Transcranial magnetic stimulation reveals the content of visual short-term memory in the visual cortex

Juha Silvanto, Zaira Cattaneo

Research output: Contribution to journalArticlepeer-review


Cortical areas involved in sensory analysis are also believed to be involved in short-term storage of that sensory information. Here we investigated whether transcranial magnetic stimulation (TMS) can reveal the content of visual short-term memory (VSTM) by bringing this information to visual awareness. Subjects were presented with two random-dot displays (moving either to the left or to the right) and they were required to maintain one of these in VSTM. In Experiment 1, TMS was applied over the motion-selective area V5/MT+ above phosphene threshold during the maintenance phase. The reported phosphene contained motion features of the memory item, when the phosphene spatially overlapped with memory item. Specifically, phosphene motion was enhanced when the memory item moved in the same direction as the subjects' V5/MT+ baseline phosphene, whereas it was reduced when the motion direction of the memory item was incongruent with that of the baseline V5/MT+ phosphene. There was no effect on phosphene reports when there was no spatial overlap between the phosphene and the memory item. In Experiment 2, VSTM maintenance did not influence the appearance of phosphenes induced from the lateral occipital region. These interactions between VSTM maintenance and phosphene appearance demonstrate that activity in V5/MT+ reflects the motion qualities of items maintained in VSTM. Furthermore, these results also demonstrate that information in VSTM can modulate the pattern of visual activation reaching awareness, providing evidence for the view that overlapping neuronal populations are involved in conscious visual perception and VSTM.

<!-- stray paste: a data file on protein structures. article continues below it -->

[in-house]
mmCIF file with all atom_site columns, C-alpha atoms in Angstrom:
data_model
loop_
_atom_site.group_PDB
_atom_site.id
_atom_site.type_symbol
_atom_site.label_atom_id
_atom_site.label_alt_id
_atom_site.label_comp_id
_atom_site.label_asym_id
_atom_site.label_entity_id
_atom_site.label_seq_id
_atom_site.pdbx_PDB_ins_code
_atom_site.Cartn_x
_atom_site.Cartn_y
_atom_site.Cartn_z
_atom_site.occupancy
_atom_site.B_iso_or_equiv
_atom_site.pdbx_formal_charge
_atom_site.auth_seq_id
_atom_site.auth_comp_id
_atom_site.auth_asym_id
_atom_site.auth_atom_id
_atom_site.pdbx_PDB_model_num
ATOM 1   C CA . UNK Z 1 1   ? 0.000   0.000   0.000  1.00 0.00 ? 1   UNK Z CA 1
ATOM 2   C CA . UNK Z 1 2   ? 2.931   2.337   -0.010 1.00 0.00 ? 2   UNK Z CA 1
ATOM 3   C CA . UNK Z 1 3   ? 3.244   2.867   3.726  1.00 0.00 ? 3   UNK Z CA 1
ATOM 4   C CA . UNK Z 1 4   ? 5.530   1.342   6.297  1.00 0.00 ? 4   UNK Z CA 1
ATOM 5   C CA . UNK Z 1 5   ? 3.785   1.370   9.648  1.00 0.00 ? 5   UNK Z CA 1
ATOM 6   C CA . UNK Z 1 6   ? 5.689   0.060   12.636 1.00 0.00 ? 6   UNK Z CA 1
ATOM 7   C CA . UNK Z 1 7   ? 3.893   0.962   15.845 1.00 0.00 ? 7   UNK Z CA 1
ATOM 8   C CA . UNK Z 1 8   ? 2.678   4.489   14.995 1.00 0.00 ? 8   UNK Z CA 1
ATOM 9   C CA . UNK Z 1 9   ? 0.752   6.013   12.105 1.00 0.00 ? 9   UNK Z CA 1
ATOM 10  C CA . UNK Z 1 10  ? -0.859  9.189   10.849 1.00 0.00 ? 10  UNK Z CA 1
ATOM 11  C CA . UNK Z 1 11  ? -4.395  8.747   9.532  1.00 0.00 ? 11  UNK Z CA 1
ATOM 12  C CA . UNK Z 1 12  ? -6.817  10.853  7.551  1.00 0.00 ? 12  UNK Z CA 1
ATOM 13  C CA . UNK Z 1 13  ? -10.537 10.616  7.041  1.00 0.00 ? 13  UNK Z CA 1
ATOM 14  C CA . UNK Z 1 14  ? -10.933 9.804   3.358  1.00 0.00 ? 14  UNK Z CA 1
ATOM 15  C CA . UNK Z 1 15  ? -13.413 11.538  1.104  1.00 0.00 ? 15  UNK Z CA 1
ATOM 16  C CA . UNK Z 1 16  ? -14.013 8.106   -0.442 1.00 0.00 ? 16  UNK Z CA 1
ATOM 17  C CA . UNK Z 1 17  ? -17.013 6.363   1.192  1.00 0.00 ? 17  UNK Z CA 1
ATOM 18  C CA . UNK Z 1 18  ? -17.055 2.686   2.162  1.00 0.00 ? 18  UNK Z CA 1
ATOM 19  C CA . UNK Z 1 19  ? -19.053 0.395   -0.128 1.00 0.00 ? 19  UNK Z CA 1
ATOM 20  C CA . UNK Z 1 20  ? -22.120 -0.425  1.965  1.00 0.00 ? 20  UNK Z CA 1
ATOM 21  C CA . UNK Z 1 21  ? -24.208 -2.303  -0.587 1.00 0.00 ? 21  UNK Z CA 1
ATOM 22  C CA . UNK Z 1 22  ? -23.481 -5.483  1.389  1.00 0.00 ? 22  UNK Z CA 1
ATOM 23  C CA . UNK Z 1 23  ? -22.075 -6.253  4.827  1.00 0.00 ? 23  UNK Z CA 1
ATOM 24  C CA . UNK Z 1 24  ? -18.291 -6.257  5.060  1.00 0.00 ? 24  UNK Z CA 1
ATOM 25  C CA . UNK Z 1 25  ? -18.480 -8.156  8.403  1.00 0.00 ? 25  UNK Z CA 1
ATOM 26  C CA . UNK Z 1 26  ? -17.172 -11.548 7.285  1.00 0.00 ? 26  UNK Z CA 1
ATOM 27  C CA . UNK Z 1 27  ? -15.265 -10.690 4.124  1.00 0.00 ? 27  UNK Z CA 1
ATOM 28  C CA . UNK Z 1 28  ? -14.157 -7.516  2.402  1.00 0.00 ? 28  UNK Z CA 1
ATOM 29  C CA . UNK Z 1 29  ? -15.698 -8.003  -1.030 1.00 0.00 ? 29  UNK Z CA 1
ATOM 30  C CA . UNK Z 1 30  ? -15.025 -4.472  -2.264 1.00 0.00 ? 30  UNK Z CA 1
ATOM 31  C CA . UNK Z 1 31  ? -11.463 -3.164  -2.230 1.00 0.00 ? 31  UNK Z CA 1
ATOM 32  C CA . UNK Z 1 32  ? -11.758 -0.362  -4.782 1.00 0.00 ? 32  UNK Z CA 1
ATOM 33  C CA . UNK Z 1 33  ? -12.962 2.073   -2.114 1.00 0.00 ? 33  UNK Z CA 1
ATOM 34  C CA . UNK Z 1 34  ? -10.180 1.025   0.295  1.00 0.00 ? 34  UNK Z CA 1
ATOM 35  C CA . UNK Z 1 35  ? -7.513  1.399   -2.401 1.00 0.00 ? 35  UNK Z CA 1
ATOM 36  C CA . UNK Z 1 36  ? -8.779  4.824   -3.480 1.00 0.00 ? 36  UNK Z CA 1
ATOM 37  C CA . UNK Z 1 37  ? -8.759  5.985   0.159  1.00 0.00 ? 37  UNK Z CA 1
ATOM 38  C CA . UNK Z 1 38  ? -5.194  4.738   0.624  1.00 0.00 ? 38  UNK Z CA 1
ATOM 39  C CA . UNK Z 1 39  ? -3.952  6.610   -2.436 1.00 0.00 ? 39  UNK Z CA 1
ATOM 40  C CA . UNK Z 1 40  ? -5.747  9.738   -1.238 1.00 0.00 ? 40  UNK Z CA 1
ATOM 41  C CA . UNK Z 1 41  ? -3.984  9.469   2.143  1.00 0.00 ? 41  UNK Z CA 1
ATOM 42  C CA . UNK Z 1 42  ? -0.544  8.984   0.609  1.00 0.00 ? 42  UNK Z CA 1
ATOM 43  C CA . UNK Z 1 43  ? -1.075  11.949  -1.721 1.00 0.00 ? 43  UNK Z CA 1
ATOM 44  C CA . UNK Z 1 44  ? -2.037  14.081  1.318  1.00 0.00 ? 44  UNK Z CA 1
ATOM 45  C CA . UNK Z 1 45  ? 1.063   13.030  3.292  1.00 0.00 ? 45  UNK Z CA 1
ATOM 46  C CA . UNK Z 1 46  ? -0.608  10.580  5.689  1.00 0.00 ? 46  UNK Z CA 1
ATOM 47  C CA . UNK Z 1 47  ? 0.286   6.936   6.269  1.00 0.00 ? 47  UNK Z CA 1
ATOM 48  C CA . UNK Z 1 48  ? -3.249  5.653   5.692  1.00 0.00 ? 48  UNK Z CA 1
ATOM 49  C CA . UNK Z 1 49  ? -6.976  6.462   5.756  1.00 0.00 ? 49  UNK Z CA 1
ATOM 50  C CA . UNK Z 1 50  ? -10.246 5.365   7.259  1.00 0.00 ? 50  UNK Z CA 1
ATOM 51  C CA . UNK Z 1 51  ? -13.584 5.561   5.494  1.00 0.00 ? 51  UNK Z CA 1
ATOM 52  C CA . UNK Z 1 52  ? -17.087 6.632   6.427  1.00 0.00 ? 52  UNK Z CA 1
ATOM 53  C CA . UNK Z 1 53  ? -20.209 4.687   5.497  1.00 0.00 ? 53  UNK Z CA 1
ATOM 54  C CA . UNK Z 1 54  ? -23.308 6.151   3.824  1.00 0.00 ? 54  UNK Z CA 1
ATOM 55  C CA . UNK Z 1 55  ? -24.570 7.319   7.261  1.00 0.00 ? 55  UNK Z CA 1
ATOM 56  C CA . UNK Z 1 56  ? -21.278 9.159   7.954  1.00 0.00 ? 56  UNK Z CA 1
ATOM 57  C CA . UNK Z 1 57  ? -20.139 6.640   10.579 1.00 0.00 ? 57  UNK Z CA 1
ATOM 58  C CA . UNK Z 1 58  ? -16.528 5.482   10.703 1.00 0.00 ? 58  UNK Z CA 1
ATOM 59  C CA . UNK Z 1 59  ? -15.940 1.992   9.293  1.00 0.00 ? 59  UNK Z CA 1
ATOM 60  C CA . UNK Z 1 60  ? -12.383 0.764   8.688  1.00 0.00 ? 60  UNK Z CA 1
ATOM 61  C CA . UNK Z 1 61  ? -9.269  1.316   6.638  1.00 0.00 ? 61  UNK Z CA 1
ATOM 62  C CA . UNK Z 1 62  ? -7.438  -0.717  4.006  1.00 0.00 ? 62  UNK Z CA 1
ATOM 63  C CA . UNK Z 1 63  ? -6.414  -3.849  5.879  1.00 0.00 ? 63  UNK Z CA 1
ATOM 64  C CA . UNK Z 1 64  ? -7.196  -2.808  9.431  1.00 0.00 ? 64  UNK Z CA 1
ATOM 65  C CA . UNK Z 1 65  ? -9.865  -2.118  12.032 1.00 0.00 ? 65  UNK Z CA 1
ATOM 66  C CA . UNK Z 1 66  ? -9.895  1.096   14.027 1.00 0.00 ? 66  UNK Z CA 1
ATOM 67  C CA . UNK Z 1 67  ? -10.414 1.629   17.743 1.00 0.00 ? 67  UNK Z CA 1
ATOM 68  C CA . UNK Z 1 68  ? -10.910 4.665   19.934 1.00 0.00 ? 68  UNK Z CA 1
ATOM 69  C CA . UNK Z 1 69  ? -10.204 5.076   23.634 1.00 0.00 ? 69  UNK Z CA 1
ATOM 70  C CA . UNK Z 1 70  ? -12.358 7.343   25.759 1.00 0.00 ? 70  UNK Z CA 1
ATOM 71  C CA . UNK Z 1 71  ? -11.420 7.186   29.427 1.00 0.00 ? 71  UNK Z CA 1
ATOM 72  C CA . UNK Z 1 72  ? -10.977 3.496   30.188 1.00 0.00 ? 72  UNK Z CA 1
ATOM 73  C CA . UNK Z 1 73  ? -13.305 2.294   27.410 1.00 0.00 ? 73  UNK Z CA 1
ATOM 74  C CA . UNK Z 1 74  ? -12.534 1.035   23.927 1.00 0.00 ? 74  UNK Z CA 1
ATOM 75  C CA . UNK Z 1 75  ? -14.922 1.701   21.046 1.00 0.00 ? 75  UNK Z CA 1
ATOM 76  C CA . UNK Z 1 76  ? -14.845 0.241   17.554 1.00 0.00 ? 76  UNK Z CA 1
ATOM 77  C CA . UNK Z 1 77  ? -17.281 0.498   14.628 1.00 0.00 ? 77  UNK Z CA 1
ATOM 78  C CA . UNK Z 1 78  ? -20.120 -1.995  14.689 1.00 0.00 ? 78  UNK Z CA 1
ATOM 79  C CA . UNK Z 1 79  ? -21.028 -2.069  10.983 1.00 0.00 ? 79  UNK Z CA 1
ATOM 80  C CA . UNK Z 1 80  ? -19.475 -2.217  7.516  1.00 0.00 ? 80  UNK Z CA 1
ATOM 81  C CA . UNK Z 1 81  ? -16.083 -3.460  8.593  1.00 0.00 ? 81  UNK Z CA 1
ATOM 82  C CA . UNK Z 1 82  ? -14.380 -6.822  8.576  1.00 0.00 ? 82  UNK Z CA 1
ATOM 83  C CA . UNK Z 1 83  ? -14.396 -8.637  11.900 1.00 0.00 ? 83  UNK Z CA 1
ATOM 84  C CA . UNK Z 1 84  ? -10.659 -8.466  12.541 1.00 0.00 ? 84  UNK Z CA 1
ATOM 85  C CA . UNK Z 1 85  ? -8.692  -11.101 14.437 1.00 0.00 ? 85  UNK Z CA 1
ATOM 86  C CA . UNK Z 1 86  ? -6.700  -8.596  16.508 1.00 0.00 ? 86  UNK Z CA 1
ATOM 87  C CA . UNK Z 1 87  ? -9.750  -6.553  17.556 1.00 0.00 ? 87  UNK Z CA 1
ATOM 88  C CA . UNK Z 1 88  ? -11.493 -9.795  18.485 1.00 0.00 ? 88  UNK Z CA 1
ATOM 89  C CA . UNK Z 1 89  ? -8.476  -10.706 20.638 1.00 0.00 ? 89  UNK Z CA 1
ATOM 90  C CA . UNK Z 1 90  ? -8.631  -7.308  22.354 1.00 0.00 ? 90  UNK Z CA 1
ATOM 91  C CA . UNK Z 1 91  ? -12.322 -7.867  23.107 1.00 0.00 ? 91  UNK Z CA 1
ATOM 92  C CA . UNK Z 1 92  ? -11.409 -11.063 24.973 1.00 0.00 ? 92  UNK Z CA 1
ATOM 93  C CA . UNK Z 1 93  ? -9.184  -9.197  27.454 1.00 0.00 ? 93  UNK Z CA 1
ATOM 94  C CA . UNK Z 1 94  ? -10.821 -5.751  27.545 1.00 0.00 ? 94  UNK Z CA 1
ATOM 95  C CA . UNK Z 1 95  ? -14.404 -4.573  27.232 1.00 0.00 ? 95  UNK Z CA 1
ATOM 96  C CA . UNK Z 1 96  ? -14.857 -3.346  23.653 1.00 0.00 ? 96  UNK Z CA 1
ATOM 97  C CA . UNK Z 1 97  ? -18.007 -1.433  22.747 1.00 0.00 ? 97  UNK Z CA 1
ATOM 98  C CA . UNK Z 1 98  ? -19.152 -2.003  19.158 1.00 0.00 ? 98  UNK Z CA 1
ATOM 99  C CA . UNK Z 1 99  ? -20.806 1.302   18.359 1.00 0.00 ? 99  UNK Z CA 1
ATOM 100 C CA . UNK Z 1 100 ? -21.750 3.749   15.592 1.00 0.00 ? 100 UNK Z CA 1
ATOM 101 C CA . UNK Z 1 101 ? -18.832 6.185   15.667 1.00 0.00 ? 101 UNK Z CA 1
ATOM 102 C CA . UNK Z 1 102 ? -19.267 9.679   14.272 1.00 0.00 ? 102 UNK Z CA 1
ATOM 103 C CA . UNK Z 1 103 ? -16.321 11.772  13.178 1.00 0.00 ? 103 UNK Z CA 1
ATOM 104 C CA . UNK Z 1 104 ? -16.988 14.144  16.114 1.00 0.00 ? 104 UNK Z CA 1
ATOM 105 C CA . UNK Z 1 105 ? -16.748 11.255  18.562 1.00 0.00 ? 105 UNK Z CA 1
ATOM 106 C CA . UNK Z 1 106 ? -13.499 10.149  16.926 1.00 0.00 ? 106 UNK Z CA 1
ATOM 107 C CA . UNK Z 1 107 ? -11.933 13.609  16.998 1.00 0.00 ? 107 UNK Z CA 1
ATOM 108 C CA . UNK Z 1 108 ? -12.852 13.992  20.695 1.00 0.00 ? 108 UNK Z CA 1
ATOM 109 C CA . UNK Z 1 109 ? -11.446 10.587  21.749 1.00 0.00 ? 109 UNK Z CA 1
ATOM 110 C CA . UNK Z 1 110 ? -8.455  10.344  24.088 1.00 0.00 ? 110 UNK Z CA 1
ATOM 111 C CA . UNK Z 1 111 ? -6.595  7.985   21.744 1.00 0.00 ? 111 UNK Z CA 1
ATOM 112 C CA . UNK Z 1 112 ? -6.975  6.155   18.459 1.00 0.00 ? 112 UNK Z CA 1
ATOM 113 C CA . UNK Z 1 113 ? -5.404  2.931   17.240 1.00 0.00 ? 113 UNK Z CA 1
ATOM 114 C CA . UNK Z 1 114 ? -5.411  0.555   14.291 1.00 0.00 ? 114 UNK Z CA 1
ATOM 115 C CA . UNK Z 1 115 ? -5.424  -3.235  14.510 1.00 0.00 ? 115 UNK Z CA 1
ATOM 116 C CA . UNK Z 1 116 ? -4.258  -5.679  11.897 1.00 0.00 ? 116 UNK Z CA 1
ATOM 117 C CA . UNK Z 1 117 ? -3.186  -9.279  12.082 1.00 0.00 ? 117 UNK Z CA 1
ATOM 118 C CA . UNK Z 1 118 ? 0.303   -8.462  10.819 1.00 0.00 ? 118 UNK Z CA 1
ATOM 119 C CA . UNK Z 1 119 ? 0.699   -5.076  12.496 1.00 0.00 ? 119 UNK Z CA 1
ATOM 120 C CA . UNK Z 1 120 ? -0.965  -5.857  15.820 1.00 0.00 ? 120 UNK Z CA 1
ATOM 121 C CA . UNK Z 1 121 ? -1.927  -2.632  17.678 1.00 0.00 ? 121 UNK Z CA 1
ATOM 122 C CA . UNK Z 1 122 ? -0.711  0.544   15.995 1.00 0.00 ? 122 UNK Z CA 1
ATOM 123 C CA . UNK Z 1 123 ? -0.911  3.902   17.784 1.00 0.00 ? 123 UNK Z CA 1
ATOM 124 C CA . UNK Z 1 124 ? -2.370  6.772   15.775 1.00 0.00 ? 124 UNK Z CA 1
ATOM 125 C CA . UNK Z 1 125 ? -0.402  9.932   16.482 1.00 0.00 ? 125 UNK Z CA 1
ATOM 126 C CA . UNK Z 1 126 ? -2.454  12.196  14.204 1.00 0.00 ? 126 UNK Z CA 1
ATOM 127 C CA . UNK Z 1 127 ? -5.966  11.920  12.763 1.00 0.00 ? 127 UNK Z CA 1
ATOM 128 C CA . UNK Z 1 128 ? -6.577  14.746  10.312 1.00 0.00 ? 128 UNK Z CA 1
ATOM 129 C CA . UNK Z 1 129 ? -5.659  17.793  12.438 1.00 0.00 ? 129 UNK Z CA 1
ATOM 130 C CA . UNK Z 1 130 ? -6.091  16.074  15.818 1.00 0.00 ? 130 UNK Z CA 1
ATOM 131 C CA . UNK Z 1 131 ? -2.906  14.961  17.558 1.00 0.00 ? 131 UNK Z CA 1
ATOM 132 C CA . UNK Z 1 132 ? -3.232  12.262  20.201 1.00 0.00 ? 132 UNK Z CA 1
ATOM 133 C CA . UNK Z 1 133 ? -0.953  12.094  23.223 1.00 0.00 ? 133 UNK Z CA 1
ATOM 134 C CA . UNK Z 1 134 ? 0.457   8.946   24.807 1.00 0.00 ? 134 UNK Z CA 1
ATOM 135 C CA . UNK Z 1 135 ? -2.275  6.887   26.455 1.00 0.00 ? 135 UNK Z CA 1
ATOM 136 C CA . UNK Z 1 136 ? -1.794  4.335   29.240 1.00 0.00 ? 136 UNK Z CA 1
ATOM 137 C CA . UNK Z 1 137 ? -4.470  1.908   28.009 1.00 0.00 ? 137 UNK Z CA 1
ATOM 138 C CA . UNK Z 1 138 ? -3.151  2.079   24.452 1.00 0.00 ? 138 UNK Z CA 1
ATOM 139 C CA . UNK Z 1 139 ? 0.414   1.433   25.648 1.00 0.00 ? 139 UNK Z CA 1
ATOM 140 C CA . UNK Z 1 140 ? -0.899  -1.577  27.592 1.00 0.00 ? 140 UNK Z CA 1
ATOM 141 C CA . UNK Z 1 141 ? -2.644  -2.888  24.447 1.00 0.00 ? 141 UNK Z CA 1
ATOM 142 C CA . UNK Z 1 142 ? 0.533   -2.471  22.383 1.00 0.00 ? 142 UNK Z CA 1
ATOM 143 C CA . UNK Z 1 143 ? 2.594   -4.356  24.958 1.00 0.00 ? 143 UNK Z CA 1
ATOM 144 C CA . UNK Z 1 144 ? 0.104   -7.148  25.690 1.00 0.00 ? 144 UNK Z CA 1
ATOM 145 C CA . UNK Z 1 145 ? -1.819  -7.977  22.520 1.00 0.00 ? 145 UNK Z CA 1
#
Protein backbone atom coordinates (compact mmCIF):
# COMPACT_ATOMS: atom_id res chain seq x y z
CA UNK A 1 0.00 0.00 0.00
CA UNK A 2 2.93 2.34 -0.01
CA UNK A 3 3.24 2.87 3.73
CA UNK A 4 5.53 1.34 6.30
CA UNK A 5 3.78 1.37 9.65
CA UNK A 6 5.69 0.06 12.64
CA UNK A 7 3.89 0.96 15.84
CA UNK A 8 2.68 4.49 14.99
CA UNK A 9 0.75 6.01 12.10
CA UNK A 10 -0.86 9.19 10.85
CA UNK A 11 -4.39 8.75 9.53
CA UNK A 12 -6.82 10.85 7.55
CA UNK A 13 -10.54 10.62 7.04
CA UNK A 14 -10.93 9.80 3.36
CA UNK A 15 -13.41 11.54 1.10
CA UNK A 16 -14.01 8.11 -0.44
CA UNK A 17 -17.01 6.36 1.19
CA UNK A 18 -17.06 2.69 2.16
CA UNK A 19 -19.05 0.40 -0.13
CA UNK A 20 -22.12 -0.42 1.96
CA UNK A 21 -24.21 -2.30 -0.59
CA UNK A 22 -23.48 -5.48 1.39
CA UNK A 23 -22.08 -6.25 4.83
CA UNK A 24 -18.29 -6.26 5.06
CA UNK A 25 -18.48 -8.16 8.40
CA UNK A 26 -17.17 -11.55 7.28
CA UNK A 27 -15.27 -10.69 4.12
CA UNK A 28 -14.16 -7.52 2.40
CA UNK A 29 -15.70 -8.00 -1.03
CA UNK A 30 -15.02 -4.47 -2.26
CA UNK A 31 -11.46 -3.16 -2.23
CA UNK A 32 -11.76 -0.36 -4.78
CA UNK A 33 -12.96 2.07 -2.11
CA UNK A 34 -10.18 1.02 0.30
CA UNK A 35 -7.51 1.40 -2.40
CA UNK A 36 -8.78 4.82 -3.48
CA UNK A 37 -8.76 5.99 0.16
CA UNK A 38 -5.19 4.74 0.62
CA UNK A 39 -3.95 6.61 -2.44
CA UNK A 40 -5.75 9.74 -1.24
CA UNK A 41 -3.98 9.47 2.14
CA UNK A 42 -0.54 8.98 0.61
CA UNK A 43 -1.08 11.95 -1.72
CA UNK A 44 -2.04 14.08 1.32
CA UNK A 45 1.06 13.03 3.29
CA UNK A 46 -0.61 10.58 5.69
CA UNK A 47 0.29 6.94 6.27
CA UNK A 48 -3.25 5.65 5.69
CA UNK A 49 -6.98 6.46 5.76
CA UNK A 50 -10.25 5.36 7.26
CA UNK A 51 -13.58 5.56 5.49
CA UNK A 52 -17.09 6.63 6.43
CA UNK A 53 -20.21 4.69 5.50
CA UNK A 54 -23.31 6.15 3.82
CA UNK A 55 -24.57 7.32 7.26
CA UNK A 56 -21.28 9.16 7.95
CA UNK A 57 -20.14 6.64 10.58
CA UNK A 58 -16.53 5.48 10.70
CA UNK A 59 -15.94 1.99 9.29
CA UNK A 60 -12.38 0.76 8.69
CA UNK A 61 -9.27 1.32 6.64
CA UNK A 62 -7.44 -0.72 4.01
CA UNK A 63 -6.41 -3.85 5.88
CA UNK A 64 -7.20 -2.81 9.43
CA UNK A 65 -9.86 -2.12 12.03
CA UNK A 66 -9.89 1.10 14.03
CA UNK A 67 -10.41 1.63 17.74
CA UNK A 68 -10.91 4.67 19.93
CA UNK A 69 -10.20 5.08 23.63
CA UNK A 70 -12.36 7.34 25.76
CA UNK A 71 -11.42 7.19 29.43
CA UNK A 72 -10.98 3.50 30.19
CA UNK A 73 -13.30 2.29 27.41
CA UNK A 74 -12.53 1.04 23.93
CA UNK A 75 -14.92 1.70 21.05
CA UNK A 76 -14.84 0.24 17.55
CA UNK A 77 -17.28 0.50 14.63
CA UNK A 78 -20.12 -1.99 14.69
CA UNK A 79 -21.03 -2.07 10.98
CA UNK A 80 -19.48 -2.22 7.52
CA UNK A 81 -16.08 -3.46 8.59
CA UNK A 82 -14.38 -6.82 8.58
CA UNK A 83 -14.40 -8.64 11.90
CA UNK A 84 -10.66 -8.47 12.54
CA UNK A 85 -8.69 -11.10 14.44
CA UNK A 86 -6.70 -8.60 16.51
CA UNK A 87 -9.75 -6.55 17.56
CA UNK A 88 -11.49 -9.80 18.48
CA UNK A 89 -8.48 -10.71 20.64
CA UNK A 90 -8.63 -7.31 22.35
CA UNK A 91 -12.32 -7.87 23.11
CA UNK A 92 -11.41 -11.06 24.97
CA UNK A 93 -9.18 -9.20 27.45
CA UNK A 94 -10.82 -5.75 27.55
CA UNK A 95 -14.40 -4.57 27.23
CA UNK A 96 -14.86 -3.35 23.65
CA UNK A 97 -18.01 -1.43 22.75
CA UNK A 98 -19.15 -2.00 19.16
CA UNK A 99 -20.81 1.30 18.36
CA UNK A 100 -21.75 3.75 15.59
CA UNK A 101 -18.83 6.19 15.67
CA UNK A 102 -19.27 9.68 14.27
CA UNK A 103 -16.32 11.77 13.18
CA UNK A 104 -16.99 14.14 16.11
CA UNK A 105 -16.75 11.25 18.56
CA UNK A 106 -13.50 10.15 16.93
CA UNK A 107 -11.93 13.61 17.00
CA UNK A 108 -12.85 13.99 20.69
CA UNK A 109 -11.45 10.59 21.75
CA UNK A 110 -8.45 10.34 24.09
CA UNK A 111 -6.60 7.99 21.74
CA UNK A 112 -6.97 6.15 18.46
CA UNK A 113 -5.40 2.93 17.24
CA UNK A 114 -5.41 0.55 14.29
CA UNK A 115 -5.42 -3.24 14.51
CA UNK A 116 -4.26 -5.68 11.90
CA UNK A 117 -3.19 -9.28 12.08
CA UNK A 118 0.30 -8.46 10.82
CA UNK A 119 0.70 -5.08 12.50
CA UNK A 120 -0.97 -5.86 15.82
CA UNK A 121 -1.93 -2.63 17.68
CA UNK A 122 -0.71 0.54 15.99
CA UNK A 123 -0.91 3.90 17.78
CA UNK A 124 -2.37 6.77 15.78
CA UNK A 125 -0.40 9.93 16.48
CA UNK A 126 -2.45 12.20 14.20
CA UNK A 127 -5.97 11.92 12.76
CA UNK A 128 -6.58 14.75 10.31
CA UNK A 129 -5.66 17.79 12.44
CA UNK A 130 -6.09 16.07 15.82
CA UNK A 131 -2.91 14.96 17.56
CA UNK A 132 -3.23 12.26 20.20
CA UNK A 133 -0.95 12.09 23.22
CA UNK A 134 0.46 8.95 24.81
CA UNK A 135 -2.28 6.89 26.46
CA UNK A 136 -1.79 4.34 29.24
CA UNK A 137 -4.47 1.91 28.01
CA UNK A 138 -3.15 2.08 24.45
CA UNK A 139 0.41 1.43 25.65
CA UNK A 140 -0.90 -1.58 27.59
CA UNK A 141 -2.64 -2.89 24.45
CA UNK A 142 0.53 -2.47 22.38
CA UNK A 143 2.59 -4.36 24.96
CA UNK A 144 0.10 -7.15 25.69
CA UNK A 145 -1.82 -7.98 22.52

Original languageEnglish
Pages (from-to)1683-1689
Number of pages7
Issue number4
Publication statusPublished - May 1 2010


  • Imagery
  • Short-term memory, TMS, Maintenance
  • Transcranial magnetic stimulation
  • V5/MT+

ASJC Scopus subject areas

  • Cognitive Neuroscience
  • Neurology


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